Funderburg Gives New Home to Northeast Indiana Diversity Library

Chloe Leckrone

The culturally significant Northeast Indiana Diversity Library (NIDL)—a vast literary and archival collection of LGBTQ history in Northeast Indiana—will now be housed at Funderburg Library. The first materials arrived on Feb 7.

The NIDL consists of nearly 7,000 pieces of literature, ranging from novels to nonfiction books to an archive that documents LGBTQ history in northeast Indiana. These include magazines, newspapers, audio recordings, personal letters and much more. According to the NIDL’s website, its mission is “to serve the gay, lesbian, bisexual, transgender community and its allies in Fort Wayne and the surrounding area by acquiring, preserving and providing access to materials that embody the culture and history of gay, lesbian, bisexual and transgender persons, with a focus on items of local or regional interest whenever possible." 

The NIDL began in 1978 in Fort Wayne, Indiana, and has had several homes over the years. Most recently, it had a space in IPFW’s Helmke Library, until it had to be removed when the college became PFW. It was then moved to storage where the collection sat for the past year and a half.

When looking for a new home, Scott Mertz, director of the NIDL, had looked into the Indiana State Library, but the library was interested solely in the historical documents. He eventually contacted Social Work Professor Barb Burdge to see if Manchester University had any interest in the collection, as he preferred to keep it in northern Indiana.

Burdge consulted with Dr. Katharine Ings, director of the Gender Studies program and Darla Haines, Technical Services and Systems Librarian for Funderburg, and they brought Mertz to campus to discuss the opportunity. “The offer seemed like a good opportunity to supplement our collections supporting gender and queer studies, but Funderburg doesn’t have the space or the resources to take on the entire collection,” Haines said. “We suggested that after selecting materials to support our curriculum, we would do our best to find good homes for the remaining books by offering them to area LGBTQ groups and resource centers.”

This collection is an important addition to Manchester University’s library for many reasons. Burdge believes it goes hand in hand with Manchester’s mission statement. “I think having this collection reflects our values in our academic systems,” Burdge said.

Along with its alignment with Manchester’s mission, the NIDL is also a way to enhance the knowledge of LGBT and feminist history in Indiana on campus. “We can continue to make those materials available to the public so that they won’t be lost to future generations,” Burdge said. “It’s also important that this collection exists and can tell the story of the struggle for women’s rights and LGBT rights in northeast Indiana because we’re not thought of as a hotbed for feminism or queer activism.”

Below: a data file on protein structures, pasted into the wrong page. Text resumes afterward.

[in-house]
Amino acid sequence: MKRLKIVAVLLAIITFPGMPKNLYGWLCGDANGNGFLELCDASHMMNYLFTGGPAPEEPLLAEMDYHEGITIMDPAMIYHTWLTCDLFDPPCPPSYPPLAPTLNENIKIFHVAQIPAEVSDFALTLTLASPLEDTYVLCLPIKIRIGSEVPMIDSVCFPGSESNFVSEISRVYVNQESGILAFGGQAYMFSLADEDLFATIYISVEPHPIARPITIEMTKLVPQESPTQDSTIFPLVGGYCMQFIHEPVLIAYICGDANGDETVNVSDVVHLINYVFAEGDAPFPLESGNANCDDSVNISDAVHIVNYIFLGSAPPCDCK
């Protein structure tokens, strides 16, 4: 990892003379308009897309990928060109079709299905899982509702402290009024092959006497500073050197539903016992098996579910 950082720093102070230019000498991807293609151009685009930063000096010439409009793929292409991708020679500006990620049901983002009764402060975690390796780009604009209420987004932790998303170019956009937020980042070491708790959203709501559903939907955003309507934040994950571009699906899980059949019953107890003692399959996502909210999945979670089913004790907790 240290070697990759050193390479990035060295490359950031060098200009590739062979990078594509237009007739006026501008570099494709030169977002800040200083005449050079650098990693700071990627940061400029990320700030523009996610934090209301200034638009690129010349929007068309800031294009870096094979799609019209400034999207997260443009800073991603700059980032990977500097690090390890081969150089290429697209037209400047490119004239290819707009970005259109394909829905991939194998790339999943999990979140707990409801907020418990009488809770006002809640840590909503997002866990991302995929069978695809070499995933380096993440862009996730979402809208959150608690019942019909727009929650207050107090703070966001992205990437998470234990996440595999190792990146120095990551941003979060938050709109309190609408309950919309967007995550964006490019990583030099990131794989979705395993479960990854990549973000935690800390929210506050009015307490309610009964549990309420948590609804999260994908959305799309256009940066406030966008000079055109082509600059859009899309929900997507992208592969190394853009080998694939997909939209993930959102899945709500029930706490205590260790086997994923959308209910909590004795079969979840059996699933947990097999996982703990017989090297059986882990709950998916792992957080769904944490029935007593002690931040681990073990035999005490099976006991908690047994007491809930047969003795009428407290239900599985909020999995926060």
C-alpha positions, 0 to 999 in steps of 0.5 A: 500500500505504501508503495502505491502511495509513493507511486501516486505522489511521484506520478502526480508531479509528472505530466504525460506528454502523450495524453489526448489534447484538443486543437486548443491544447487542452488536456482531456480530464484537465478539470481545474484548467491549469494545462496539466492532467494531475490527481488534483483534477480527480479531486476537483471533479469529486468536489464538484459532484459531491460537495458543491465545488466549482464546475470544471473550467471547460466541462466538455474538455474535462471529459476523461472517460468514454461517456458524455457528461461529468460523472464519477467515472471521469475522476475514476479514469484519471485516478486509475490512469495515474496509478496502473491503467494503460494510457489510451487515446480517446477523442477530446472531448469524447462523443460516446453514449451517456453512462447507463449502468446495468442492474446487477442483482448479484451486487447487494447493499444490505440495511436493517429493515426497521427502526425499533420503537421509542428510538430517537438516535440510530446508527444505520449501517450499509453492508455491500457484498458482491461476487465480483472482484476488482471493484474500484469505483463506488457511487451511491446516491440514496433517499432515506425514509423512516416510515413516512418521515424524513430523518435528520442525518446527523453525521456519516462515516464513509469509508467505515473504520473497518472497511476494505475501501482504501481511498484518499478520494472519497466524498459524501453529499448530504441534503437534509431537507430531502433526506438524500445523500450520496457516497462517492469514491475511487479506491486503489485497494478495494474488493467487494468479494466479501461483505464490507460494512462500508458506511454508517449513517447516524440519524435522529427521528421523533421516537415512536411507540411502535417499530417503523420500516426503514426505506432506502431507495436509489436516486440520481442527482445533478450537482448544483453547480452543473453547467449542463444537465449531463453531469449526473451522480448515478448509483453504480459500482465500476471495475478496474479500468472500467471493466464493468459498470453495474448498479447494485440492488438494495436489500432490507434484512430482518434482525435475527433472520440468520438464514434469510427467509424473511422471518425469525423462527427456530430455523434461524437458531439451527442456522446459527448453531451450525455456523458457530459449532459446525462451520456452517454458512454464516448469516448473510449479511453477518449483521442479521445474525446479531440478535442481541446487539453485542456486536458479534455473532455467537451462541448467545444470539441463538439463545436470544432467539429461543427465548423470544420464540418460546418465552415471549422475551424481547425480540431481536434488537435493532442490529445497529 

Burdge briefly discussed some Indiana LGBT history that may not be common knowledge among students and faculty. The LGBT community’s response to the AIDS crisis in the 1980s led to the foundation of the AIDS Task Force in Fort Wayne, IN. This task force is now called the Positive Resource Connection. “For such an effective nonprofit organization to form, to care for and support in so many ways, people who were HIV-positive, it’s stunning that the queer community in Fort Wayne was able to pull that off,” Burdge said. Now, with the NIDL, the Manchester community has the resources to learn even more about this history.

Burdge hopes that students and faculty take advantage of having this collection available to them. “So much of the material would be excellent sources for students or faculty who are interested in doing local research into queer history or history of the women’s movement as it played out right here in our backyard,” Burdge said. “And to read the fiction is just fun, even if it’s not serious literature, it’s entertaining. But some of it is serious literature that can be used in literature courses.”

Haines acknowledges that while the collection might not be what one would think of as academic, the works are important. “They were created by and for the LGBTQ community,” she said, and “they provide an important added dimension to our current collections.”

At the moment, the collection is together and located in the southeast corner of the lower level of Funderburg. Eventually, they will be integrated into the library’s regular circulating collection. For the remaining months of the semester, the collection will only be available for use in Funderburg. Over the summer, selections will be made, and the books and documents will be added to the library’s catalog. The collection will be able to be checked out this fall.